A couple months ago, my 7-year-old daughter came home from school and shared an interesting anecdote. “Dad,” she said with a hint of indignation. “Today my teacher told us we are all made of clay.” Her disposition quickly soured as she tugged on the flesh of her forearm. “Is my skin made of clay? No! Is my blood made of clay? No! I don’t get it. We’re not made of clay.”

I confirmed this, of course, then asked if she’d responded out loud in class. She said other children had spoken up in agreement with the teacher. “I was the only one who was silent.”

As an atheist, I was outraged, knowing that in many ancient religious texts, clay is the material from which God forms man. The Quran, the Greek Prometheus myth and even the biblical Genesis story, in fact, involve God fashioning man from clay (or dust from the ground, as in the case of Genesis). I suspected that the teacher was promoting some sort of religious position in the classroom — a first-grade classroom that offers no science as part of its curriculum.

So I did what any deep-thinking intellectual would do. I posted on Facebook.

Voicing outrage on Facebook is easy and safe, allowing me to rage on in the ether of the Internet, thus sparing school officials and a well-intentioned educator a visit from a fuming father with a chip on his shoulder.

The responses to my post — 185 comments all told — were wide and varied. Some suggested, in not-so-friendly language, that I take the teacher and the school board to task. Several religious friends said they’d never heard of the “created from clay” story. Others claimed I had misinterpreted the teacher’s intent, and that I should give the instructor the benefit of the doubt. One particularly vehement commenter called me out, demanding that I disclose the teacher’s name and insisting that children can be coached to say things they may not mean or even understand. He implied that since I was open with my child about my atheism, perhaps she was influenced by my heavy hand to interpret the teacher’s words as religious in tone.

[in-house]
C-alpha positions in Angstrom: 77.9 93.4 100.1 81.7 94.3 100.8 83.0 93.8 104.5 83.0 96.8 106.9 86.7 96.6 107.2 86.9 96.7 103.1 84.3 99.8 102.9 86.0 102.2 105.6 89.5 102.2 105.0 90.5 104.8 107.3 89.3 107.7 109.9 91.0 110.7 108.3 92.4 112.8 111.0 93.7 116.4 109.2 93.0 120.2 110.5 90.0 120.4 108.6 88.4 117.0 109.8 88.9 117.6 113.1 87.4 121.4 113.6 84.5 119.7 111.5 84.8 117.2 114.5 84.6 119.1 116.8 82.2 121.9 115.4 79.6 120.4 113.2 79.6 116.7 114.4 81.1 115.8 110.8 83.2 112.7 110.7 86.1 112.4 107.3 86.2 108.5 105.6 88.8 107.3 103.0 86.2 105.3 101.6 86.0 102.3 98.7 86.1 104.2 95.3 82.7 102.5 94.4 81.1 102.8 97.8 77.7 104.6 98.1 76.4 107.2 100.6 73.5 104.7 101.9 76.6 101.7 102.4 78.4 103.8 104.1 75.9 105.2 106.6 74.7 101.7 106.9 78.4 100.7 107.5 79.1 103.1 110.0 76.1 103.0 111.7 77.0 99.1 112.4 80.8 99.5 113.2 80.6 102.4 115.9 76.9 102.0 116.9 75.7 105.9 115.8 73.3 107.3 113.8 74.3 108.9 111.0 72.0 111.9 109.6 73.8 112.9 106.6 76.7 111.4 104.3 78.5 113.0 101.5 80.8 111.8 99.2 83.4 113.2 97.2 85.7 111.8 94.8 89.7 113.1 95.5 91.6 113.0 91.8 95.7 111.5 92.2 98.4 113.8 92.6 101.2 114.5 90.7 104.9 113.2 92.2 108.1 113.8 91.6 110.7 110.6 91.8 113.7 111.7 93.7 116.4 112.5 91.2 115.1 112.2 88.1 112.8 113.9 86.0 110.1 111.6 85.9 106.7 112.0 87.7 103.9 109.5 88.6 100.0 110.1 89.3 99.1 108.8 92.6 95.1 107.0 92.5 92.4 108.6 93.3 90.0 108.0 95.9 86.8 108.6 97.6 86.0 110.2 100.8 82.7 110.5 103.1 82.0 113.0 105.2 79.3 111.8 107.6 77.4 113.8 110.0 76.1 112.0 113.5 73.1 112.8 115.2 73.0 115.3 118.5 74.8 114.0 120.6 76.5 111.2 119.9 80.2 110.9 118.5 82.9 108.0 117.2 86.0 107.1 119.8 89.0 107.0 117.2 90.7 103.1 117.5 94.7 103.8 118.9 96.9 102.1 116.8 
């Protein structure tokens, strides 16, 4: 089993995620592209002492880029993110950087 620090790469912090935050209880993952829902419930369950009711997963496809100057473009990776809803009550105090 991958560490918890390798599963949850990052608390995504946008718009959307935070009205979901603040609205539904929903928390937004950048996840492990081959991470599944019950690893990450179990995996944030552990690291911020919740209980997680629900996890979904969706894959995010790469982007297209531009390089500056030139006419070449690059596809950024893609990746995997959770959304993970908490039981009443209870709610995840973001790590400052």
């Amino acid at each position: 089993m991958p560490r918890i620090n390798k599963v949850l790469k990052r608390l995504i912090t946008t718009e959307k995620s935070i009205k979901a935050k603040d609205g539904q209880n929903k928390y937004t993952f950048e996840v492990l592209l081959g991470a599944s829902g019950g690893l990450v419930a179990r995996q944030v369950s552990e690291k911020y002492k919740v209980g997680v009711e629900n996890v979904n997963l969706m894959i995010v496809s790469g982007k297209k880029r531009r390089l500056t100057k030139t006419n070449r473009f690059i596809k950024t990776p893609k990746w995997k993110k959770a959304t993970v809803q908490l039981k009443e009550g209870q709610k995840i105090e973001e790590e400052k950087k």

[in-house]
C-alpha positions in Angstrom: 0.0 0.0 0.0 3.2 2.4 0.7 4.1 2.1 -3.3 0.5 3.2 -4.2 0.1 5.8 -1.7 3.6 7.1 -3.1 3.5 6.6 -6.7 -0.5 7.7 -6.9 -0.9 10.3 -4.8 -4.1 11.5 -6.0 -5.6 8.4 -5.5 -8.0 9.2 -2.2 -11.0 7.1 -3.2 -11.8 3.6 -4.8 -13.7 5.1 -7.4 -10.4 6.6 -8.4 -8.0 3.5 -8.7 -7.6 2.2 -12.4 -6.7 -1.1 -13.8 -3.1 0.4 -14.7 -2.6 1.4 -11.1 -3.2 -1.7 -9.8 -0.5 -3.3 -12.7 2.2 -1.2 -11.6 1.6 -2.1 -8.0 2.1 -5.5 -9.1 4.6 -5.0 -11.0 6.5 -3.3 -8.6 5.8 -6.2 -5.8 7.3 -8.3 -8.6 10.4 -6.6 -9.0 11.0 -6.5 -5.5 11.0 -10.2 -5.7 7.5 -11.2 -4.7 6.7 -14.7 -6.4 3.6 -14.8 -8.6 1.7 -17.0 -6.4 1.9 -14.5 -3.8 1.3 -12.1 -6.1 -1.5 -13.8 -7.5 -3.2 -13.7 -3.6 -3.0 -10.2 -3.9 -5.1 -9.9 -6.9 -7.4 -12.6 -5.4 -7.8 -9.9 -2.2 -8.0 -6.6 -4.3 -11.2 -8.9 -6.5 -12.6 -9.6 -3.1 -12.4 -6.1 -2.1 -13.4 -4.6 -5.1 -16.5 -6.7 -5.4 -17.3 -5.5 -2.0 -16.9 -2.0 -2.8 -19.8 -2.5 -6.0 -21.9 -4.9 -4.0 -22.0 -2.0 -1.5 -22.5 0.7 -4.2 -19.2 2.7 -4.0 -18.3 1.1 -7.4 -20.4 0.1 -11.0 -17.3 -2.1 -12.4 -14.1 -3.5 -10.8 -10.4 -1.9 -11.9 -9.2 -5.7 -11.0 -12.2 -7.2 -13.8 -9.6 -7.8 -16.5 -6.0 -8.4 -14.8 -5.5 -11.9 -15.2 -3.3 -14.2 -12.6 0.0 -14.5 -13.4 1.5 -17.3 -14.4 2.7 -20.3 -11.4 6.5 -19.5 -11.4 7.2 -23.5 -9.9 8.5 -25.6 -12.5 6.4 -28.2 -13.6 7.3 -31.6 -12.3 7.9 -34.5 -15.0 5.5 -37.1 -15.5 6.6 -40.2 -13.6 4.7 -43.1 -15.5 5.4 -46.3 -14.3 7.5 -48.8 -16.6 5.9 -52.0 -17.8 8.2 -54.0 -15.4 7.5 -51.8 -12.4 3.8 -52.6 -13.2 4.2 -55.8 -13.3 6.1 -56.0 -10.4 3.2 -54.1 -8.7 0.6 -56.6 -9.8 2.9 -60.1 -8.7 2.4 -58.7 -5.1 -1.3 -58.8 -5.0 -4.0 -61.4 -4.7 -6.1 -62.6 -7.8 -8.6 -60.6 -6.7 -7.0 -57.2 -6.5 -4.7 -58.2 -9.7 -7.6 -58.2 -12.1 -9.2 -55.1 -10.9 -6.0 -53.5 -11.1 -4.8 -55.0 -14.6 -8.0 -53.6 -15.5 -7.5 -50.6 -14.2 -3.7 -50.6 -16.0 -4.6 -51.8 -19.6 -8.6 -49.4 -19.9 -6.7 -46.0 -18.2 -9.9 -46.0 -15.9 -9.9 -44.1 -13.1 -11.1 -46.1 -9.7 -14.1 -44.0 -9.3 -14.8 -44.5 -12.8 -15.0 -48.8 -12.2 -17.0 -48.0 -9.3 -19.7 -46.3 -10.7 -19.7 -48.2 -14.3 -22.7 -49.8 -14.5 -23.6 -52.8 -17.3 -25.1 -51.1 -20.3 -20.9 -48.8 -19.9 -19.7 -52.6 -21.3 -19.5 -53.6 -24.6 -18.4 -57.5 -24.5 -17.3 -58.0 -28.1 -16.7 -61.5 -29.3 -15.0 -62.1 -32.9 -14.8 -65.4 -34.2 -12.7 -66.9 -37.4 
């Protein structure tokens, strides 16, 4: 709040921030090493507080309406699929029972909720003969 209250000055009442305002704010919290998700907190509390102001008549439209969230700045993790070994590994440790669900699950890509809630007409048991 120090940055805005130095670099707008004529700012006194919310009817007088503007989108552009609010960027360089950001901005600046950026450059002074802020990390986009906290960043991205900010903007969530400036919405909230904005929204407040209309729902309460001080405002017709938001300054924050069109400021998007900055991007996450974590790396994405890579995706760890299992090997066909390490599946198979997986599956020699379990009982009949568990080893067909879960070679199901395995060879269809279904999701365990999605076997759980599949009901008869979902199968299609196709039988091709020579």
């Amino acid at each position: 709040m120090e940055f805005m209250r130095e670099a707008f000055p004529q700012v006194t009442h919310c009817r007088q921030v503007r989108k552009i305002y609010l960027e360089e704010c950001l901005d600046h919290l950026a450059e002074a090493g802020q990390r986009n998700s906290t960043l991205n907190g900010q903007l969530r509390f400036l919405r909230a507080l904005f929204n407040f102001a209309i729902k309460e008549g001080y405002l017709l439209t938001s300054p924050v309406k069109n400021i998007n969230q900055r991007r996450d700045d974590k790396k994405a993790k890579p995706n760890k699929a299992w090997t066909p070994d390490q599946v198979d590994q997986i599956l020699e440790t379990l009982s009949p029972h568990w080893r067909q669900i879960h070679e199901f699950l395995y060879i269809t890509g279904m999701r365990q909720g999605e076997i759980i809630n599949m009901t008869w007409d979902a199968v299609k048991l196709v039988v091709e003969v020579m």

I found all of this very confusing. Had I jumped to an unfair conclusion? Was I being unfair to a first-grade teacher who made a passing reference to children and their malleable psyches? Or was I right, thinking that a sincere, well-meaning instructor had infused her lecture with religious subtext? And did any of it really matter?

Then, I remembered how upset my child was at the notion that she wasn’t made of flesh, but muddy earth. I pondered whether or not children are equipped to process such a metaphor, regardless of its metaphysical or philosophical intent. And I wondered why all of those children in her class were so willing to accept such a concept at face value while my child was so disturbed by the notion.

I decided to let it go, as I didn’t want to make my daughter’s school year any more difficult than it had to be. She and I discussed the issue in depth, considered all the possibilities, then put it to rest. She hasn’t mentioned it since. 

And yet I still wrestle with it. Such is the struggle of many atheists, agnostics and secular humanists who reside here in Northeast Florida. In an area so deeply immersed in religion in general, and conservative Christianity specifically, we face these bizarre conundrums on a daily basis, conundrums that to the religious seem, at best, petty, at worst, extreme, maniacal and certain to send us to hell. Some of us are outspoken, while many more live in the shadows, fearing the consequences of a public pronouncement of a lack of belief in the supernatural.

But this is changing. The developed world has become increasingly secular in the past two decades, with large swaths of Europe now claiming to be irreligious. In America, an overwhelmingly Christian nation, the tide is turning as well. As so-called Millennials come of age, church attendance has dropped and fewer people than ever before are claiming to be religious or churchgoing. Yet in the South, nonbelievers remain a largely closeted group, worried that employers, friends and family members will ostracize them.

In preparing this article, I engaged in many discussions with people of varying degrees of faith as well as full-blown antitheists. Their responses were illuminating. Many were candid and happy to share their ideas. Some of the faithful admitted to experiencing crises of faith in their lives and, as a result, having a more open and accepting view of atheists and people of other religions or spiritual practices. Several atheists expressed reluctance to speak on record about their lack of faith. One dear friend, a religious woman who wears a modest cross on a chain around her neck, told me to keep my atheism to myself.

It was a delicious irony.